• Anyone remember what happened between the Giants and Cubs in Spring Training, with Madison Bumgarner beefin’ about sign-stealing? I doubt we’ll see anything come of it in this series, especially because the Cubs very clearly were NOT stealing signs (in a dang Spring Training game).
  • Those Giants, by the way, are hot as all get-out, so they and the Cubs will enter into this series coming from different directions. I suppose it’s nice to see that, even in their coldest stretch of the year, the Cubs are still 5-5 in their last 10. But, still, four of those five losses came against the Padres and Brewers, so fan frustration is understandable. As long as the Cubs’ players don’t carry any of it with them out west, and just keep doing what they do, all will be well. These ugly stretches were always going to happen at some point, and it’s actually rather crazy that the Cubs didn’t get their first until mid-May.
  • By the way, on the offensive woes: it really wasn’t until yesterday’s game that I had my first tiny little pang of concern that there’s a genuine slump going on, and I mentioned it in the EBS. For the most part, before yesterday, I saw a whole lot of sequencing bad luck, BABIP bad luck, great defense, Gerrit Cole being Gerrit Cole, and small sample stuff that didn’t really tell me much more than “a lot of guys happen to not be getting good results all at the same time right now, and it sucks, but it’s not reflective of an issue.” Yesterday, however, I saw so many swings and misses on pitches that – to my #NotAScout eye – looked like totally crushable meatballs. It wasn’t just one guy, either. It was up and down the lineup, and against multiple Brewers pitchers. Hopefully that was just a one-day oddity, because, unlike sequencing and BABIP stuff, you can’t just assume swing-and-miss problems will turn themselves around on their own.
  • A lot of Cubs players are genuinely friends with each other, which is nice (ESPN).
  • One of the Mets’ minor league affiliates is allowing fans to vote on their new team name, and, although the Binghamton Boaty McBoatfaces is not an option, the other options are hilarious. And Stud Muffins is totally going to win.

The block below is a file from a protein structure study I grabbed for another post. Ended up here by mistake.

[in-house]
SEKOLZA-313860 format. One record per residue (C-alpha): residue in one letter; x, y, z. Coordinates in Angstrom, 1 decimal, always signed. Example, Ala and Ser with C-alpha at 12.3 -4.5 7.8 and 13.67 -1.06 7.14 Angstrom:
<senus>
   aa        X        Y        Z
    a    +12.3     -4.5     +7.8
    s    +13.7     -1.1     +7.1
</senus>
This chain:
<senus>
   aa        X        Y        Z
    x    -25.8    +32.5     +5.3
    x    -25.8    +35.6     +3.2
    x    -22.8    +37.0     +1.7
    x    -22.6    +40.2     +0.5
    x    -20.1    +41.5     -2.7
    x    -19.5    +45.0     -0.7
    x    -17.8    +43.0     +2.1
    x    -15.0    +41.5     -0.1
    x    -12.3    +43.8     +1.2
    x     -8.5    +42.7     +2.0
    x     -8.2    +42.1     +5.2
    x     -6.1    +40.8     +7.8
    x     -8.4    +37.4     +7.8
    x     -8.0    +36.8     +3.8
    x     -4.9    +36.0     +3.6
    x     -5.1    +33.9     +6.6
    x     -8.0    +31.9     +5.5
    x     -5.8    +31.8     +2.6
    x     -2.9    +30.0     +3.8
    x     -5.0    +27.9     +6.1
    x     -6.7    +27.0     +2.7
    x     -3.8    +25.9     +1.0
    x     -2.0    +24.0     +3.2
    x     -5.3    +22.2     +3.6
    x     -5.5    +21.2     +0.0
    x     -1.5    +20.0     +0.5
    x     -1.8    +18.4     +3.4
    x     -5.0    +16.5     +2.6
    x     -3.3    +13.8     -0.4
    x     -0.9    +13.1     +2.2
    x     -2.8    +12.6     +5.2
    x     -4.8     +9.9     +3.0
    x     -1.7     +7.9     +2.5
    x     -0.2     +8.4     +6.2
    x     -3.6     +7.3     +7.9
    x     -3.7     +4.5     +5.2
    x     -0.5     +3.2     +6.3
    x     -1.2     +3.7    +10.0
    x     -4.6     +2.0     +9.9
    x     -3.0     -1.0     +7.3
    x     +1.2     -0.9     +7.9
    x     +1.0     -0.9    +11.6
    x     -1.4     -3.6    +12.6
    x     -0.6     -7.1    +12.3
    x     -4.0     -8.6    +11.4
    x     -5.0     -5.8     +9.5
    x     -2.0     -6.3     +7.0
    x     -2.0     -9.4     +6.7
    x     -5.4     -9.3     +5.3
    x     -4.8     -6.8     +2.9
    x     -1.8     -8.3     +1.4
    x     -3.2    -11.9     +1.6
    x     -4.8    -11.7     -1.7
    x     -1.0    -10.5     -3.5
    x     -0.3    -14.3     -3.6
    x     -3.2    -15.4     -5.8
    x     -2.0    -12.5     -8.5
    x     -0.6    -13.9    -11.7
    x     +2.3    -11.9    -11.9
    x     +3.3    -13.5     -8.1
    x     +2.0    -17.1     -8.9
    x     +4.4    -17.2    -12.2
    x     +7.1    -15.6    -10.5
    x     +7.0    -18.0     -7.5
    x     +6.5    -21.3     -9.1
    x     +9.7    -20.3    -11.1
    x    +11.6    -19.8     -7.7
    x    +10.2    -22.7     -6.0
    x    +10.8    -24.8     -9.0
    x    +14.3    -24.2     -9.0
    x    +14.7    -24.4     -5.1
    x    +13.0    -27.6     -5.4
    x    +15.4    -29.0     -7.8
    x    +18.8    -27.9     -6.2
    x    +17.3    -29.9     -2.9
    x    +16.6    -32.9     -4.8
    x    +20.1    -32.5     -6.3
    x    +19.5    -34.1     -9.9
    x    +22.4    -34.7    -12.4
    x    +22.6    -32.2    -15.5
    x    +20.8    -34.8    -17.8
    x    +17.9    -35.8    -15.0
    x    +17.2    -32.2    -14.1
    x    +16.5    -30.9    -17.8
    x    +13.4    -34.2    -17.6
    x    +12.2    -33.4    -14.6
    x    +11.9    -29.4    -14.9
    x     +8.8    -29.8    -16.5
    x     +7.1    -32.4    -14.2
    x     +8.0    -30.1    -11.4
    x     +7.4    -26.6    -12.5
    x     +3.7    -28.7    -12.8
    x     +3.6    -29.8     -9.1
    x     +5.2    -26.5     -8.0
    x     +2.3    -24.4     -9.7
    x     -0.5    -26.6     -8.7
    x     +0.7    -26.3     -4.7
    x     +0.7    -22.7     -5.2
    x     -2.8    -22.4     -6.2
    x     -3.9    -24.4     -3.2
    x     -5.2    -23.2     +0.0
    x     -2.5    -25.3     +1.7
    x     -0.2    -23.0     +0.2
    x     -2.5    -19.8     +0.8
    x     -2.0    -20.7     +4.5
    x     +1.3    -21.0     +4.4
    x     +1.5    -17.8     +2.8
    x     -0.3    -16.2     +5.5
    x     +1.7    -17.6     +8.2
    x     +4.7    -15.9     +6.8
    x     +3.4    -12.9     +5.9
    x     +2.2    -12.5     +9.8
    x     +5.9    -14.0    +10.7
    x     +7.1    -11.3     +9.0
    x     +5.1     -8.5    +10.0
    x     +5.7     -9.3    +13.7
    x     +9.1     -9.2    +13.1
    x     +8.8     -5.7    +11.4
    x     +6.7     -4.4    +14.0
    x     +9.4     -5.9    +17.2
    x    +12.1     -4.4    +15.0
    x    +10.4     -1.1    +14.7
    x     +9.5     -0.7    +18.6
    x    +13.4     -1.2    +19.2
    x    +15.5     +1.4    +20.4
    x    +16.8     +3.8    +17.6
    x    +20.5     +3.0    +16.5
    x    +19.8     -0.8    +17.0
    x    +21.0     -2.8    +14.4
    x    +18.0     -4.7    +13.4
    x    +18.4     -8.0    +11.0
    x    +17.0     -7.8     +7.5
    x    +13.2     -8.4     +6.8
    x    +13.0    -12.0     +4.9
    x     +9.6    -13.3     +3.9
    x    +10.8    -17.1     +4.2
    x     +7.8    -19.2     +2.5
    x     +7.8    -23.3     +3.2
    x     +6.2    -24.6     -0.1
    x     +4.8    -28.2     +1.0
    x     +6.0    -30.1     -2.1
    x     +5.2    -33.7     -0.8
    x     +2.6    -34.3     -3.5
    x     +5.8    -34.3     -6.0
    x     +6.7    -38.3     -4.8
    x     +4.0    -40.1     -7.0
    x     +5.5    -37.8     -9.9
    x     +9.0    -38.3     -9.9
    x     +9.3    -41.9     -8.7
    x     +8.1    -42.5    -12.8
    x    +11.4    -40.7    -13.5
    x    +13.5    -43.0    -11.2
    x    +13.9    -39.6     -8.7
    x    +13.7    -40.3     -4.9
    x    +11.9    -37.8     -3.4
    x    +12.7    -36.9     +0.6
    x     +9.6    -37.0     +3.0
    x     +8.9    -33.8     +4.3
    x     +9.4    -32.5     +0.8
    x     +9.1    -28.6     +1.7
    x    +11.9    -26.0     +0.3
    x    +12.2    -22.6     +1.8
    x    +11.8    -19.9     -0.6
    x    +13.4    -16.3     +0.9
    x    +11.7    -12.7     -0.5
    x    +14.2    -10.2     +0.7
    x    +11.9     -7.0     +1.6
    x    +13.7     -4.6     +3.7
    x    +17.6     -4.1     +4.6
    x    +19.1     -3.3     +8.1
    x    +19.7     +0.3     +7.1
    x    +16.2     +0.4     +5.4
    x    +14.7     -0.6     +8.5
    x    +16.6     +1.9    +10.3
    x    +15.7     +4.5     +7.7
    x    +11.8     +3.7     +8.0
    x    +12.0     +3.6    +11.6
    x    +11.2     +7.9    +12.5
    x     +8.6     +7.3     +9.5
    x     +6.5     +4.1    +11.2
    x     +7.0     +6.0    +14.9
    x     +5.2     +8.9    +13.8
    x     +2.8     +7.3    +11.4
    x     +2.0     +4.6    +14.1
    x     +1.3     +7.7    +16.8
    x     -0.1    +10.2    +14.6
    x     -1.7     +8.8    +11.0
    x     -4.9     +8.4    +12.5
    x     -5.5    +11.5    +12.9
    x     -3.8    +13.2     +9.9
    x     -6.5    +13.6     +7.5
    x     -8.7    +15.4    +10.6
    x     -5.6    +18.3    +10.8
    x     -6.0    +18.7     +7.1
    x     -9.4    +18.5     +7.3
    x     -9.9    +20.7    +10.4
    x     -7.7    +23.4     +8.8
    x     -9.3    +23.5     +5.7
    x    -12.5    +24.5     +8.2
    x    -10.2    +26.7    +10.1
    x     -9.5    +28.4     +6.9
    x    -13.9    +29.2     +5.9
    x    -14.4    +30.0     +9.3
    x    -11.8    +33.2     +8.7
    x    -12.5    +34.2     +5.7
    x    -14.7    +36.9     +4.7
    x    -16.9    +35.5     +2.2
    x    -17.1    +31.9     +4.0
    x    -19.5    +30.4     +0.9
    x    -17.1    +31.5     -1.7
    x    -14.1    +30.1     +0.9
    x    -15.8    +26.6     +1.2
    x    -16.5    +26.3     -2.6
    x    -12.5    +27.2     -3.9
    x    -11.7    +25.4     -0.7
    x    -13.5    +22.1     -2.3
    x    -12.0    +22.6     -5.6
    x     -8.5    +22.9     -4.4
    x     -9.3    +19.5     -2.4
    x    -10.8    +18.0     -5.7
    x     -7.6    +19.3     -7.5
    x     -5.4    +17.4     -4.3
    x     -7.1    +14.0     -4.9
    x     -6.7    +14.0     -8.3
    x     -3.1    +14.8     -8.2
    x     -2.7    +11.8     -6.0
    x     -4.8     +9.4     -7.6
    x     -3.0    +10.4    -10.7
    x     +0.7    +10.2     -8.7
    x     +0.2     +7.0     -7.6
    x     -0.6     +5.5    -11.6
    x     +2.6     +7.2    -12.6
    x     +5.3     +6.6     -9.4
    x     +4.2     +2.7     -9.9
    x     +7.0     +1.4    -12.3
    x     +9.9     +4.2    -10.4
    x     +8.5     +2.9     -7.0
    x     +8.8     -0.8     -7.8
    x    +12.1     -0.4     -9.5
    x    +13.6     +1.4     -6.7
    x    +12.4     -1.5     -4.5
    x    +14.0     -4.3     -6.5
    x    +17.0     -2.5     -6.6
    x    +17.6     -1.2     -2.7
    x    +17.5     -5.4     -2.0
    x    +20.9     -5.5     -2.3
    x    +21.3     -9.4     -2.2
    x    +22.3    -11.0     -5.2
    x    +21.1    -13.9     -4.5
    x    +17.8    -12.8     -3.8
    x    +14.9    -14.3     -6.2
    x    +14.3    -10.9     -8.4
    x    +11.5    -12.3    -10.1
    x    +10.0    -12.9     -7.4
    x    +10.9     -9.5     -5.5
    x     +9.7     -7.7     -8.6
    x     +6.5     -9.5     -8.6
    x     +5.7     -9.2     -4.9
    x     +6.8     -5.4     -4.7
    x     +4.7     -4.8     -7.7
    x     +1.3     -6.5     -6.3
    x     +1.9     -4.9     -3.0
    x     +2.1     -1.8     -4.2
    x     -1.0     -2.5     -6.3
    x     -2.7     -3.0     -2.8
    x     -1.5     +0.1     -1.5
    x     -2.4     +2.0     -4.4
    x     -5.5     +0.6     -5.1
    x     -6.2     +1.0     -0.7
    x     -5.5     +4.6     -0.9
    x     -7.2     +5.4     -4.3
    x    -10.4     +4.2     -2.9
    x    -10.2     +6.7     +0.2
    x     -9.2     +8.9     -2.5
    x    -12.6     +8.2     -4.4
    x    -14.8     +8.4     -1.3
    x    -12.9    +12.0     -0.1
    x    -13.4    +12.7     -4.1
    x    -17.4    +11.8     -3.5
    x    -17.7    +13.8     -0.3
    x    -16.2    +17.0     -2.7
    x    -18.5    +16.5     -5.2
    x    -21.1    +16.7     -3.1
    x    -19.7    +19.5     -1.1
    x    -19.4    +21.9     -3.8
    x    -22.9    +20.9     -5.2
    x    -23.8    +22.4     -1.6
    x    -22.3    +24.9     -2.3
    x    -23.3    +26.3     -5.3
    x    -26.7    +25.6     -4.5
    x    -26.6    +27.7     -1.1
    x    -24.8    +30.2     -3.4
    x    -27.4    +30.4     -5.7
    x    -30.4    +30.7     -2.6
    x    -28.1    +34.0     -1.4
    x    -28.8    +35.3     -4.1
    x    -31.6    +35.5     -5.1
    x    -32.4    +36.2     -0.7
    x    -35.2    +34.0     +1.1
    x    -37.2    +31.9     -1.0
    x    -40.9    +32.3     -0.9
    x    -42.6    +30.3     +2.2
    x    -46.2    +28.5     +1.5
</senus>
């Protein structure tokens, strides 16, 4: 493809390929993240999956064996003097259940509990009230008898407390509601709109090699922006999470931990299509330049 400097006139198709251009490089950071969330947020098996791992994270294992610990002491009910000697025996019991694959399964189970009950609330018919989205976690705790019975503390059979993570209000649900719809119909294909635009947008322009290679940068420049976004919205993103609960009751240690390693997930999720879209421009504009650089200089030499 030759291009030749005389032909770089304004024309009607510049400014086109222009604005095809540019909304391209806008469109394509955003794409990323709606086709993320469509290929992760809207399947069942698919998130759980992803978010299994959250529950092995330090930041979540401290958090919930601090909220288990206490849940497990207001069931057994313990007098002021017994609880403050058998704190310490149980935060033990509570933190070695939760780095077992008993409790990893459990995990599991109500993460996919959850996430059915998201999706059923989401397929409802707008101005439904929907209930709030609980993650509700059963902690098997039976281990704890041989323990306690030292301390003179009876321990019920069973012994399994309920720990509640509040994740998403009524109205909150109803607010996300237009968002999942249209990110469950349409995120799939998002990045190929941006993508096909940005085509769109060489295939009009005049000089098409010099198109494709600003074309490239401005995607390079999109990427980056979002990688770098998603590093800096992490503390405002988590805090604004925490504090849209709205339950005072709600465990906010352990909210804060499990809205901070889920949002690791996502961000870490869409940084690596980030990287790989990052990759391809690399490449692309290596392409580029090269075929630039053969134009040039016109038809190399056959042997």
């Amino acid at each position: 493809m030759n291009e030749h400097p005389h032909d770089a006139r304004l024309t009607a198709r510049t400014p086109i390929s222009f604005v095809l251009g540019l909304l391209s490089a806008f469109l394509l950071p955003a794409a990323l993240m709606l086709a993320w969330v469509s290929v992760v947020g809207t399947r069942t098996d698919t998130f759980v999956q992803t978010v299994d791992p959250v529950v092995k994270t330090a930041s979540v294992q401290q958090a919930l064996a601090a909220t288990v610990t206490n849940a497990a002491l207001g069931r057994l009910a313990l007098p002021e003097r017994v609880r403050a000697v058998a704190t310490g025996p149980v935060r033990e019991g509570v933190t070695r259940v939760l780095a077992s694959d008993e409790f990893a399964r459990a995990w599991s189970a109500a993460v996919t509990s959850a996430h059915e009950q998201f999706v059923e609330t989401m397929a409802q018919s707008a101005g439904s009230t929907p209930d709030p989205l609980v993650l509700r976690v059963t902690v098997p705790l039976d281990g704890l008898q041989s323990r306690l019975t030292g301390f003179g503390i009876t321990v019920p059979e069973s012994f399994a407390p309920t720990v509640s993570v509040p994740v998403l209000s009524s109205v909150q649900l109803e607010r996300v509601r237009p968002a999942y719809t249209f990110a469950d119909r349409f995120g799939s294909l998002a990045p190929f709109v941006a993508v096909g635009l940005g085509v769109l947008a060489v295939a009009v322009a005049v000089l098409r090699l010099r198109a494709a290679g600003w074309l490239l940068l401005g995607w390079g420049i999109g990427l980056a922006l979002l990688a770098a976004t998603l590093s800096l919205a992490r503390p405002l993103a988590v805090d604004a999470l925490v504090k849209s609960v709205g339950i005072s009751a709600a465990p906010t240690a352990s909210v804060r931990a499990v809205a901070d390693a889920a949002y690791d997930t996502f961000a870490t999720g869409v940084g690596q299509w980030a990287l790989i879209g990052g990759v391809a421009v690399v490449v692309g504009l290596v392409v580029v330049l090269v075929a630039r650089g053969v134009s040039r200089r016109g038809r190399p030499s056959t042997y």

• I had no idea how much the Pirates’ offense was outperforming their pre-season projections (literally everyone except Andrew McCutchen), and how much of the Pirates’ pitching staff was underperforming those projections. Pretty interesting dichotomy explored here at FanGraphs.
  • I’m not sure I would ever encourage a pitcher to try and catch a comeback line drive with his bare pitching hand, but when a guy pulls it off, it’s pretty impressive.

META: My first full week using Snapchat is in the books, and I really think I’m liking it. I still don’t entirely get the nuances, I’m sure, but I like that it has an even more personal feel than the other ways we all connect electronically (and I try to keep things pretty personal already). Technology can be used to put up an anonymous barrier between people, but it can also be used to connect people in very real ways that would otherwise be entirely impossible. Maybe I’m just a romantic, but I think that’s pretty cool.

If you are like me and you just kept hearing about Snapchat so often that you finally decided you need to check it out, here are a few beginner’s guide-type things that can help you with the learning curve. Snapchat, on its own, is not intuitive.

And if you want to see what I’m doing on there, add me! Just click this link on your phone (or manually add bnbrett) and you’re good to go:

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Author: Brett Taylor

Brett Taylor is the Editor and Lead Cubs Writer at Bleacher Nation, and you can find him on Twitter at @BleacherNation and @Brett_A_Taylor.